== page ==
Child labour has been substantially reduced in Latin America, but 5.7 million children below the legal minimum age are still working and a large proportion of them work in precarious, high-risk conditions or are unpaid, which constitute new forms of slave labour.
The IV Global Conference on the Sustained Eradication of Child Labour, which drew nearly 2000 delegates from 190 countries to the Argentine capital, left many declarations of good intentions but nothing to celebrate.
In the South Pacific nation of Fiji, free and compulsory education, introduced three years ago, in association with better awareness and child protection measures, is helping to reduce children’s vulnerability to harmful and hazardous forms of work.
In a conflict that has claimed over 220,000 lives and injured a further 840,000 people as of January 2015, it is sometimes hard to see beyond the death toll.
Until not too long ago, youngsters in Argentina faced a choice: whether to study or drop out and go to work. But now most children and adolescents in Argentina who work also continue to study – a change that poses new challenges for combating school dropout, repetition and truancy, as well as the circle of poverty.
In a bid to overhaul the country's child labour laws, the Indian government has banned the employment of children below 14 years of age in various commercial ventures, while permitting them to work in family enterprises and on farmlands after school hours and during vacations.
For many young people, the summer is synonymous with free time, relaxation, or family vacations. For less fortunate kids the summer means labour, with scores of youths taking on part-time work to support their families.
Nobel Peace Laureate Kailash Satyarthi has called for globalised human compassion to combat the global and persistent problems of child labour and child slavery.
Sumaira Salamat, a mother of three in her mid-40s, works every day from ten in the morning until half-past two in the afternoon. She travels between three homes, and in each one she dusts, sweeps, washes utensils, and does the laundry. For her efforts, she earns about 3,000 rupees (29 dollars) per month.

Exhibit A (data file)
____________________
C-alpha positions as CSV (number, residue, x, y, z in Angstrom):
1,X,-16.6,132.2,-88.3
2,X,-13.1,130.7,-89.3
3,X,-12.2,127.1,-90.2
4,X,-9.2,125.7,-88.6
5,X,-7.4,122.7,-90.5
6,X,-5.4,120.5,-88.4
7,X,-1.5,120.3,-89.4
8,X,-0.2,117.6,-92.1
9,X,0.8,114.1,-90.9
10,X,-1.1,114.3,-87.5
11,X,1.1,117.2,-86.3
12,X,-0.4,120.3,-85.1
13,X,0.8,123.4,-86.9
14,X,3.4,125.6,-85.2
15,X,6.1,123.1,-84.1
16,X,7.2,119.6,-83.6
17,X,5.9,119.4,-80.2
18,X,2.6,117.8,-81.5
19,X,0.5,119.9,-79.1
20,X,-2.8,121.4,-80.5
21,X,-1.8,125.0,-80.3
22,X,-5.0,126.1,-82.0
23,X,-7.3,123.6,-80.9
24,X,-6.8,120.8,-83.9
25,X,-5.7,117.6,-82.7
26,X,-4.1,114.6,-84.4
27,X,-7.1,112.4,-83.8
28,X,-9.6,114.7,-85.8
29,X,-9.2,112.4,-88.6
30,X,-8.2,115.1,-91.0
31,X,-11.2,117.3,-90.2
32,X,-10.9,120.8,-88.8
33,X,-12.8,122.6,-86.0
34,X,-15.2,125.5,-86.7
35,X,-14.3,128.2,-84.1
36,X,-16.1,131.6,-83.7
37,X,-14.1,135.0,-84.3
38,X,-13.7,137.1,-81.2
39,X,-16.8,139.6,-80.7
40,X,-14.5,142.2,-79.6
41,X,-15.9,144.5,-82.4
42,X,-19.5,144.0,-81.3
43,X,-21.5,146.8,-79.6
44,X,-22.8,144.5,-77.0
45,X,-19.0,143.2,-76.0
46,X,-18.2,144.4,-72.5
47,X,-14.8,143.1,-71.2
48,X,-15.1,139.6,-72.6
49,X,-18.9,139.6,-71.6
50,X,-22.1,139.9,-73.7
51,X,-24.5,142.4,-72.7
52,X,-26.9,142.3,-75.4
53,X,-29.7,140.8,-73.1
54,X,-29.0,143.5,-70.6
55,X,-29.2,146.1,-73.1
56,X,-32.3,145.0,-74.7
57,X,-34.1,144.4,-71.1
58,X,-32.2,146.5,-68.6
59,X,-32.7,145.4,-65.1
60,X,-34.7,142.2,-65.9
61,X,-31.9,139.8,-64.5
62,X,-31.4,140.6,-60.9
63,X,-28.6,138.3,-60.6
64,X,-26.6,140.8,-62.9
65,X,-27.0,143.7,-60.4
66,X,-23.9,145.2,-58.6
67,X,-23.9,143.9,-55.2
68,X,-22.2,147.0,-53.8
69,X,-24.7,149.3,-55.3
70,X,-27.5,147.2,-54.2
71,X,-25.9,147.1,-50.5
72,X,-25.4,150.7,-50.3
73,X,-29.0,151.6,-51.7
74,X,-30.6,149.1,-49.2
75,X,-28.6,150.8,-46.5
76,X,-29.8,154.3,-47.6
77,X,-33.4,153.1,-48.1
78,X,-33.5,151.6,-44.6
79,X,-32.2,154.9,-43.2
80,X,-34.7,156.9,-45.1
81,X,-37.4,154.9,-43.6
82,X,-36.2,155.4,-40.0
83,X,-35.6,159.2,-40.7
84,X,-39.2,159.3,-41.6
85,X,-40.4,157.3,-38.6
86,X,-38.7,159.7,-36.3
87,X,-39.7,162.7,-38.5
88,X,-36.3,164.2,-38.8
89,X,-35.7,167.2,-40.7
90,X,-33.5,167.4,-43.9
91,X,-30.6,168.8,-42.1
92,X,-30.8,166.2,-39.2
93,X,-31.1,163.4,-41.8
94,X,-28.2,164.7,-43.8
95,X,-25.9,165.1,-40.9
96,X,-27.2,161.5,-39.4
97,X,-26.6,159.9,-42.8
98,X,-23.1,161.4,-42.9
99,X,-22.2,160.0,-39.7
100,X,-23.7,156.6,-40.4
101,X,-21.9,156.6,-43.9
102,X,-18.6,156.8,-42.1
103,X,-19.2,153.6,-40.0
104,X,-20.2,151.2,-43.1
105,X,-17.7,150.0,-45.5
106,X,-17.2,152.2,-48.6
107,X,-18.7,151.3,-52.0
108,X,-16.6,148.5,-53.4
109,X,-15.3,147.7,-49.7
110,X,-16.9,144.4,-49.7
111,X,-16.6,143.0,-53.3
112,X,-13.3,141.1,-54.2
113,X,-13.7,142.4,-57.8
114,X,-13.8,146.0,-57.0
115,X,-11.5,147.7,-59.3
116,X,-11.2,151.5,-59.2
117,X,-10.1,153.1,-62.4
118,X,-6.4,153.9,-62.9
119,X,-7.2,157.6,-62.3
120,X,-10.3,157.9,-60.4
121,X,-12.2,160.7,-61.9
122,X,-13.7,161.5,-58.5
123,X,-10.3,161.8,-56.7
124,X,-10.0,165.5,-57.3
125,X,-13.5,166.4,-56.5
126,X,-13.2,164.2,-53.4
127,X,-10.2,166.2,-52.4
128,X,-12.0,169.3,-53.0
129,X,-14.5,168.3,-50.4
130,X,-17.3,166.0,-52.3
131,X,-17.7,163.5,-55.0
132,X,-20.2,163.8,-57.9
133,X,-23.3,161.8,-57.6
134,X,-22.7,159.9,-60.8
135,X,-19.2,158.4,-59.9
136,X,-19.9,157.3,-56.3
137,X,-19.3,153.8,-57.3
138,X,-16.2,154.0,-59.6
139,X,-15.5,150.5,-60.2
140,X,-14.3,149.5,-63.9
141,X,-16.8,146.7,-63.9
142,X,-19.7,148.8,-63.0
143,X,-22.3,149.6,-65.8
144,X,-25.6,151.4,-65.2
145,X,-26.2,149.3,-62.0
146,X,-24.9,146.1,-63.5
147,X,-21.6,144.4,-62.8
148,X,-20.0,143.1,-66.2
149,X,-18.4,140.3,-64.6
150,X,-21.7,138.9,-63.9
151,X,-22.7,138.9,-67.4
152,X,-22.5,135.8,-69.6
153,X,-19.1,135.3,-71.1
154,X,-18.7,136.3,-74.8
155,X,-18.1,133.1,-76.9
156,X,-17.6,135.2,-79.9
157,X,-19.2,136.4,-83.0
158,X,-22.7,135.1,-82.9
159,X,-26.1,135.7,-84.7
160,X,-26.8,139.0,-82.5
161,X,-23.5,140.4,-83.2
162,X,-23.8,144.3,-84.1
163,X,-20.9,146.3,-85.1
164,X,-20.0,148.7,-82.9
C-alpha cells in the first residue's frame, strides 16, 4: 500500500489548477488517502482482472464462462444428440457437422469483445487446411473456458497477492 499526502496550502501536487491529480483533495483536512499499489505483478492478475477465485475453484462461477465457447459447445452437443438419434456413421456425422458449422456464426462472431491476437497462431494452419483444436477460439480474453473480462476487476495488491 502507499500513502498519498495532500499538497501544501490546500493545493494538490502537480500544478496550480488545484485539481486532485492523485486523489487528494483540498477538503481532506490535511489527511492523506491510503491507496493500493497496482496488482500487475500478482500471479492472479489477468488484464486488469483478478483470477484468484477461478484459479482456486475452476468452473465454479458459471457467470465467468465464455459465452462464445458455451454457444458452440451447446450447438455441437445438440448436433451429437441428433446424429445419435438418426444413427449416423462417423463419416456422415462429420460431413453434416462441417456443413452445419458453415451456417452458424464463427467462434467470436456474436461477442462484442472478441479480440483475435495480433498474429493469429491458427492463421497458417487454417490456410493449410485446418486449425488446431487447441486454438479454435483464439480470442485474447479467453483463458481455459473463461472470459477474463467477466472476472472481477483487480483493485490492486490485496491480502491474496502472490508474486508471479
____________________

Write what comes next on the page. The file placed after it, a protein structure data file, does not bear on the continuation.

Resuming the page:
At 11 years of age, Banawat Gangotri already has four years of work experience as a farm labourer. The child, a member of the nomadic Lambada community from the village of Bugga Thanda in India’s southern Telangana state, plucked cotton and chillies from nine a.m. until 5 p.m. for about a dollar daily.
Just half of major global banks have in place a public policy to respect human rights, according to new research, despite this being a foundational mandate of an international convention on multinational business practice.
Next week marks 25 years since the adoption of the Convention on the Rights of the Child, a historic commitment to children and the most widely accepted human rights treaty in history.
Most of the world’s governments are taking measures to reduce the worst and most hazardous forms of child labour, according to a major report released here Tuesday by the U.S. Labour Department.
In a country where well over half the population lives on less than two dollars a day, it takes a lot to shock people. The sight of desperate families traveling in search of money and food, whole communities defecating in the open, old women performing back-breaking labour, all this is simply part of life in India, home to 1.2 billion people.
Allan Karanja, 22, is a sand harvester. His job is a complex and arduous one that involves him working in deep pits, equipped only with a shovel, crowbar and no protective gear, as he mines sand. It’s also a deadly occupation.
The FIFA World Cup being played in Brazil has sounded a warning for organisations fighting exploitation of children and adolescents, during an event that has attracted 3.7 million tourists to the 12 host cities.
Twelve-year-old Halima Mohamed Ali wakes up every morning at five am, but unlike her peers she does not go to school. Instead, she begins her duties as a nanny for five children, the oldest of whom is just two years younger than she is.
Four hundred million children under 13 years of age are living in extreme poverty worldwide, according to a new study
released by the World Bank here Thursday.
Giving in to sustained international pressure, authoritarian Uzbekistan is opening up its cotton fields to international monitors this fall.
With Lebanon fraying at the seams under pressure from the neighbouring Syria conflict and the economy stuttering amid a political vacuum, more and more children are being pushed into labour.
Last December, Pradeep Dongol, child protection officer at the Kathmandu-based Children and Women in Social Service and Human Rights (CWISH), received an urgent call from one of the NGO’s many offices in Nepal’s sprawling capital city.